Though it had been raining quite a bit the day before, the trails were damp but not muddy except for a few localized places.  Banner Forest is about five miles from where I live.  It's a great place to shoot to right after work.  I'm looking forward to going back and exploring more of the numerous trails.

Saturday, February 23, 2013

Bike Yoga

Uma, the mountain biker, rock climber, yogi, and yoga instructor (not necessarily in that order) could use a little support.  Before I mess things up writing about it and her, you should watch this short (2:57) video:

Her blog post regarding her ups and downs and call for assistance can be read HERE. So, if you're finding yourself financially flush, perhaps help a fellow roller out.  If you're not so able, please re-blog this or do a post directing people to her site, or similar.

I'm a past yogi and am trying to find my way back.  I'll try to attend one of her classes the first time I get to Portland, which I'm hoping is soon.  Engage in some good Karma and please spread the word.

Friday, February 22, 2013

Relocation Complete

I saddled up the 26 foot Uhaul with the tandem axle car transport attached sporting my Jeep Grand Cherokee on it and made my way to the west.  It was Sunday morning and a late breakfast with relatives and a friend made for a late start.  With very stiff headwinds I could almost watch the gas gauge move.

About dark I pulled into Belle Fourche, SD for gas and grub.  It was starting to snow/rain/hail.  You know, frozen water drops that look like beanbag pillow fill.  This was not a good omen.  As I entered Wyoming it stopped.  By the time I hit Montana, via US 212, it had started to snow.

It snowed pretty much all the way to Lame Deer.  When I was about 10 miles from there, it started to rain.  The combination of rain freezing on top of snow made for slow grinds up hills and cautious descents the other side.

By time I rejoined I-90 at the Little Big Horn, the roads were much better.  I called it a night in Billings, MT.

I was up early the next day.  Overnight it snowed maybe an inch, maybe a bit less, just enough to make the roads, well, interesting.  In about an hour I'd driven out of the snow area.  The roads were very clear until I started going up just west of Bozeman.  Where the mountains shaded the highway there were icy spots.  Nothing too major though I did crest a hill to begin a downhill section that was quite icy with a sharper than I would like to have seen curve at the bottom.  I was a poster child for the White Knuckle Society.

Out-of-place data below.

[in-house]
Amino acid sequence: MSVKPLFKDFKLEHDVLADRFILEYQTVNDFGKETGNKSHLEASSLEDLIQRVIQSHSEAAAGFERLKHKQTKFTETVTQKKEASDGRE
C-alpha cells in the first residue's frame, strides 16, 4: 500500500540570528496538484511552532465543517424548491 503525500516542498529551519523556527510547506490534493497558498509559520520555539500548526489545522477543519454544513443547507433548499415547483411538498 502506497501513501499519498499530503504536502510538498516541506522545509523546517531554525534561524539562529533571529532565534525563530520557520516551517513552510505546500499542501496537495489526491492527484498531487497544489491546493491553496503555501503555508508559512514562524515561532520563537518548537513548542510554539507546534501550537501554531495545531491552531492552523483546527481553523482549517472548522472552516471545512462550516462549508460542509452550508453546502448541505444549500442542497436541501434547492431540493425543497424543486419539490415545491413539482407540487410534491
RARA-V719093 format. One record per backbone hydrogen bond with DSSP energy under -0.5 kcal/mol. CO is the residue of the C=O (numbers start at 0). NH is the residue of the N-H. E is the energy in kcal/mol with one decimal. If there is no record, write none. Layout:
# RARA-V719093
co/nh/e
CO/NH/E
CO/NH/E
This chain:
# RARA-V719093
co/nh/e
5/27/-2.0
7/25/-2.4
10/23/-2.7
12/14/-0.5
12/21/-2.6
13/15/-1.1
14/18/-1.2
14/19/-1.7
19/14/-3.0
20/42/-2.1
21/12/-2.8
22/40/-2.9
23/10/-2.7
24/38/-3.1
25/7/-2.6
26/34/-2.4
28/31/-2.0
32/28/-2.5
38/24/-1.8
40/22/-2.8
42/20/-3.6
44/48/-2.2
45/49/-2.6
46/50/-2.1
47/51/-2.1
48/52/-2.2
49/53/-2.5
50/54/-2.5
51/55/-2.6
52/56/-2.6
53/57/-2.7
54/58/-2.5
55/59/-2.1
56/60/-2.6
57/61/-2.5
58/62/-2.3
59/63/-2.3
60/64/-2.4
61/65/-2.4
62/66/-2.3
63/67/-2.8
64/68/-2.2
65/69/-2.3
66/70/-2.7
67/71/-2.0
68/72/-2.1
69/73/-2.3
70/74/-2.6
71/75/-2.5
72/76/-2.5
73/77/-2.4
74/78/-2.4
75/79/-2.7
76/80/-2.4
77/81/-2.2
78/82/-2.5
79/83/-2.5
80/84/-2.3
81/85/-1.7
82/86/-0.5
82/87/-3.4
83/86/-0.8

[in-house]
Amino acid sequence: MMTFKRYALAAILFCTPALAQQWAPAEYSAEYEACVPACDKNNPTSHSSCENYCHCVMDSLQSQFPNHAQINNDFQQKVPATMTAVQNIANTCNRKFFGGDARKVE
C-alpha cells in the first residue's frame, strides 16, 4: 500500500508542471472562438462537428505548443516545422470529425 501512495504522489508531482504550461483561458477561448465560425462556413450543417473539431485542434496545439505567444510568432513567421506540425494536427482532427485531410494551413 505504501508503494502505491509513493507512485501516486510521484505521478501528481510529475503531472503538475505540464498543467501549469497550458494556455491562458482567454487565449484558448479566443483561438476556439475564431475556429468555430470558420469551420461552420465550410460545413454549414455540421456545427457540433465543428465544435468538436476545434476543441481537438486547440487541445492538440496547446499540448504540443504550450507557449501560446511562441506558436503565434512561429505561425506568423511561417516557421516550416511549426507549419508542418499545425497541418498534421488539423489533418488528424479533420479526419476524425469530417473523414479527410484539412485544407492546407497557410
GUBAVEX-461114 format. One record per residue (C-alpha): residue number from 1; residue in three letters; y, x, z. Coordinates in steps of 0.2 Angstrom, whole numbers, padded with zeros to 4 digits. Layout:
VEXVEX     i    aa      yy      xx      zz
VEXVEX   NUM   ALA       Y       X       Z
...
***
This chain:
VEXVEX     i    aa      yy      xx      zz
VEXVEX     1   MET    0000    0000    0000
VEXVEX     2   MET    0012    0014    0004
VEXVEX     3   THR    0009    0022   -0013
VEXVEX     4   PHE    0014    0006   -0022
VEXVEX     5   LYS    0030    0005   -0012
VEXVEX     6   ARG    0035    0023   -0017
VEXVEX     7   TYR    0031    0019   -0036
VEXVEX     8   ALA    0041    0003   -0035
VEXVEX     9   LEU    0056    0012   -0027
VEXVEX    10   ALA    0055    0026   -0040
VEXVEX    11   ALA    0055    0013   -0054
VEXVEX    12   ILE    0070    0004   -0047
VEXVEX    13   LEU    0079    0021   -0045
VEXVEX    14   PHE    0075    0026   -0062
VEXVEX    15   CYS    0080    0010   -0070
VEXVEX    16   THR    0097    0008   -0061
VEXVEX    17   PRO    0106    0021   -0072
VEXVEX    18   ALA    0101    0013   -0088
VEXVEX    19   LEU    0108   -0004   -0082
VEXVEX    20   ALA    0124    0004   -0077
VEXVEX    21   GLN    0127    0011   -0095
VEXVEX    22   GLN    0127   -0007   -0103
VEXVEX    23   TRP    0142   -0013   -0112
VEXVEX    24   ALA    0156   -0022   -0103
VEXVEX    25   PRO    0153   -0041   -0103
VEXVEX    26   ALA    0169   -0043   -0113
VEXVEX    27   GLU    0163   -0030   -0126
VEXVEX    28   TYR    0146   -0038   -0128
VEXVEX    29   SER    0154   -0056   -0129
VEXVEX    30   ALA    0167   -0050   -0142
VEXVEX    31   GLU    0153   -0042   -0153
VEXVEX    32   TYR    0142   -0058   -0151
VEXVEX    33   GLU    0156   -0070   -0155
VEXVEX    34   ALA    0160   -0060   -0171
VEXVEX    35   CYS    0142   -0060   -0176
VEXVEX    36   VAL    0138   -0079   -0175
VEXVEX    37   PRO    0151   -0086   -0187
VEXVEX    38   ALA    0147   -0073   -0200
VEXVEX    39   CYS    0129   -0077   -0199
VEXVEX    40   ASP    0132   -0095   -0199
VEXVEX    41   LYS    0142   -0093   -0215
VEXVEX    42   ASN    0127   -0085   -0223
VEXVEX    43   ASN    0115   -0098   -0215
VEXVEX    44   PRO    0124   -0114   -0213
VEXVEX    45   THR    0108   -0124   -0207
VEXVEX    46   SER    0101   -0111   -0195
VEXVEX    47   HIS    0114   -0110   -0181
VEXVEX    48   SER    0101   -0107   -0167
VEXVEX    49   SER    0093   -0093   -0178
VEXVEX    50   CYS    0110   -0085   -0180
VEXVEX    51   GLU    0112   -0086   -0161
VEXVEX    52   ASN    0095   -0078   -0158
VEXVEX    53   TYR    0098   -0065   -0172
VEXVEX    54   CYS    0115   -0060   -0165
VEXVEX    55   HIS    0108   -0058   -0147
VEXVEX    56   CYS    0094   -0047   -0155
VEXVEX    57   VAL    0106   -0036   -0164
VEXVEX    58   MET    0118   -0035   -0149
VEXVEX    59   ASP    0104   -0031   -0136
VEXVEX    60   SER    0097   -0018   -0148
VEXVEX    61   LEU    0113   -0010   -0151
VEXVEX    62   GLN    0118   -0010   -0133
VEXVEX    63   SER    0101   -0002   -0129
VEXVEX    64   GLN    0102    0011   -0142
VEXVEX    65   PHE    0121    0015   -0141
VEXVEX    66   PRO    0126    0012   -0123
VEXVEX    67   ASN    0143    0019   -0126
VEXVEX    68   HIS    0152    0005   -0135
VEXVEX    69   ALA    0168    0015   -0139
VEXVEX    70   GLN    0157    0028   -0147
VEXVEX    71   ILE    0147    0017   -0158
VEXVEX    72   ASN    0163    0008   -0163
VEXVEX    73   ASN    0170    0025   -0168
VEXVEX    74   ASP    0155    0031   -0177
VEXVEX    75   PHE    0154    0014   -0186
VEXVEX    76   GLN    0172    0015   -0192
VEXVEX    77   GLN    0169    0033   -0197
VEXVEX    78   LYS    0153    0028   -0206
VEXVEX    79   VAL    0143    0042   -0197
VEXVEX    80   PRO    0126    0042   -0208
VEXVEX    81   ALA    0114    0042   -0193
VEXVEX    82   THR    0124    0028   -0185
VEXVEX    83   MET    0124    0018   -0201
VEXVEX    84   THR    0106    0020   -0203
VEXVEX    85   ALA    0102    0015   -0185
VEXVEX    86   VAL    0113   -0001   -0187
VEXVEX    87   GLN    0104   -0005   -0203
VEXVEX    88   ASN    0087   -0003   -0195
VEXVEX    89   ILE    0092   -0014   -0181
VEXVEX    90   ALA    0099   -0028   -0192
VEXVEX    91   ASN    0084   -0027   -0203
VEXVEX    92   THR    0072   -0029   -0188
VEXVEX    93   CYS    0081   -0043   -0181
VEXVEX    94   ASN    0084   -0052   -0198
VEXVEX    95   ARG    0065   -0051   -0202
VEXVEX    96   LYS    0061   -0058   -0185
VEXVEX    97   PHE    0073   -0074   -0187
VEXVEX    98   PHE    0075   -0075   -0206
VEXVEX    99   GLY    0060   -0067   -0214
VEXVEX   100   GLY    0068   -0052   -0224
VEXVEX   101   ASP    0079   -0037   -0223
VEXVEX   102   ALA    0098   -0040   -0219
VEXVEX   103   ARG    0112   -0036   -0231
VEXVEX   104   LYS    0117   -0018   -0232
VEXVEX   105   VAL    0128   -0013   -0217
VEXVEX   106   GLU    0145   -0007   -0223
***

I stopped in Missoula to visit the Adventure Cycling Association, however, it was Monday and it was President's Day so the office was closed.  I did not linger but instead pointed the rig west.  I had very good, albeit rough, roads until about 20 miles from the Idaho border.  There was much fresh and very fluffy snow.  The roads were somewhat snow-packed.  At one point the interstate necked down to one lane westbound due to a rock slide.

Once I was on the other side of Spokane, WA, the roads were again good.  The speed limit indicated 70 MPH and trucks 60 MPH.  I justified the 60 MPH for trucks meant semi trucks and since I wasn't a semi and was pulling a vehicle that fit in the 70 MPH category, I pegged 65 MPH on the speedometer.

I cruised through Washington and only had Snoqualmie Pass left to go over.  It had clear roads and it was a non issue.  I pulled into a Motel 6 near Tacoma for the night.

The next day I made my way to Starbucks for some coffee and an egg wrap thing (that I do NOT recommend) plus some coffee cake.  By 8 AM I'd arrived at my apartment complex.  I drove the jeep off the carrier, unhitched the carrier, and backed the truck into unloading position.  It was nearly 9 AM, the office was about to open, and I made my way there for keys.